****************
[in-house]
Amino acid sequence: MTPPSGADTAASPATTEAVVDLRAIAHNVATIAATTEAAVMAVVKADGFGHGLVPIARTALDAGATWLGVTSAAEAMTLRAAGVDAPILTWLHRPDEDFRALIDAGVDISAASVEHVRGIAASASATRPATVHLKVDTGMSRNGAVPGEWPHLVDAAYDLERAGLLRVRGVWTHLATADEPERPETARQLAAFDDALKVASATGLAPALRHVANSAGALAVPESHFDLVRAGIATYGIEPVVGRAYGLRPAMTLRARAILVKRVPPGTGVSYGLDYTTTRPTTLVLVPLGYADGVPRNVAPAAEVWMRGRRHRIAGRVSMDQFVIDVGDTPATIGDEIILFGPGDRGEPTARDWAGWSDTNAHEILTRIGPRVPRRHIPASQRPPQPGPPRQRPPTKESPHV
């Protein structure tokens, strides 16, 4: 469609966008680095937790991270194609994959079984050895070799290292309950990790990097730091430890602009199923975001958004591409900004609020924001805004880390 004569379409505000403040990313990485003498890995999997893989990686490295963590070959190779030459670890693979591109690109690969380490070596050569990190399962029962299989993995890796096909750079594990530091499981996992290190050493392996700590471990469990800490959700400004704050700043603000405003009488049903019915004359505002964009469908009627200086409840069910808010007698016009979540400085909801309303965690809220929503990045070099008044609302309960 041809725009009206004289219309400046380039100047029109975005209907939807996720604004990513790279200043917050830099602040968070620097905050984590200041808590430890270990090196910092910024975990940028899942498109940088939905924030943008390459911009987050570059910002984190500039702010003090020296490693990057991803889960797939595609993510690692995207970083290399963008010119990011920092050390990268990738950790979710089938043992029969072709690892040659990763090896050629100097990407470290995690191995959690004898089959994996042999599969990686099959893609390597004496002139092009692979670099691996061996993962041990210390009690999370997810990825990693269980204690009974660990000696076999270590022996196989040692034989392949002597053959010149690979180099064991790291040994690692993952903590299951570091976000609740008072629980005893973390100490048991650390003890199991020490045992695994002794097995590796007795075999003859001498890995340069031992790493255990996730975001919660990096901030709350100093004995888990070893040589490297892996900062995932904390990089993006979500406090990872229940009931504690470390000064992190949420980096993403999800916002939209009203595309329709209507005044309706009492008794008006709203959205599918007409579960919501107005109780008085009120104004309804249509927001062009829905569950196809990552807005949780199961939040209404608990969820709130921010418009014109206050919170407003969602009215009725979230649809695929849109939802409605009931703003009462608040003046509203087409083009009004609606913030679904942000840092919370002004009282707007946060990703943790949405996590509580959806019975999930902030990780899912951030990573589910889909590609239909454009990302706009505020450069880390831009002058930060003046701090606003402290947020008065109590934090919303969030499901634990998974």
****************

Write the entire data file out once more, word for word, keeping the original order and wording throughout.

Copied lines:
[in-house]
Amino acid sequence: MTPPSGADTAASPATTEAVVDLRAIAHNVATIAATTEAAVMAVVKADGFGHGLVPIARTALDAGATWLGVTSAAEAMTLRAAGVDAPILTWLHRPDEDFRALIDAGVDISAASVEHVRGIAASASATRPATVHLKVDTGMSRNGAVPGEWPHLVDAAYDLERAGLLRVRGVWTHLATADEPERPETARQLAAFDDALKVASATGLAPALRHVANSAGALAVPESHFDLVRAGIATYGIEPVVGRAYGLRPAMTLRARAILVKRVPPGTGVSYGLDYTTTRPTTLVLVPLGYADGVPRNVAPAAEVWMRGRRHRIAGRVSMDQFVIDVGDTPATIGDEIILFGPGDRGEPTARDWAGWSDTNAHEILTRIGPRVPRRHIPASQRPPQPGPPRQRPPTKESPHV
């Protein structure tokens, strides 16, 4: 469609966008680095937790991270194609994959079984050895070799290292309950990790990097730091430890602009199923975001958004591409900004609020924001805004880390 004569379409505000403040990313990485003498890995999997893989990686490295963590070959190779030459670890693979591109690109690969380490070596050569990190399962029962299989993995890796096909750079594990530091499981996992290190050493392996700590471990469990800490959700400004704050700043603000405003009488049903019915004359505002964009469908009627200086409840069910808010007698016009979540400085909801309303965690809220929503990045070099008044609302309960 041809725009009206004289219309400046380039100047029109975005209907939807996720604004990513790279200043917050830099602040968070620097905050984590200041808590430890270990090196910092910024975990940028899942498109940088939905924030943008390459911009987050570059910002984190500039702010003090020296490693990057991803889960797939595609993510690692995207970083290399963008010119990011920092050390990268990738950790979710089938043992029969072709690892040659990763090896050629100097990407470290995690191995959690004898089959994996042999599969990686099959893609390597004496002139092009692979670099691996061996993962041990210390009690999370997810990825990693269980204690009974660990000696076999270590022996196989040692034989392949002597053959010149690979180099064991790291040994690692993952903590299951570091976000609740008072629980005893973390100490048991650390003890199991020490045992695994002794097995590796007795075999003859001498890995340069031992790493255990996730975001919660990096901030709350100093004995888990070893040589490297892996900062995932904390990089993006979500406090990872229940009931504690470390000064992190949420980096993403999800916002939209009203595309329709209507005044309706009492008794008006709203959205599918007409579960919501107005109780008085009120104004309804249509927001062009829905569950196809990552807005949780199961939040209404608990969820709130921010418009014109206050919170407003969602009215009725979230649809695929849109939802409605009931703003009462608040003046509203087409083009009004609606913030679904942000840092919370002004009282707007946060990703943790949405996590509580959806019975999930902030990780899912951030990573589910889909590609239909454009990302706009505020450069880390831009002058930060003046701090606003402290947020008065109590934090919303969030499901634990998974």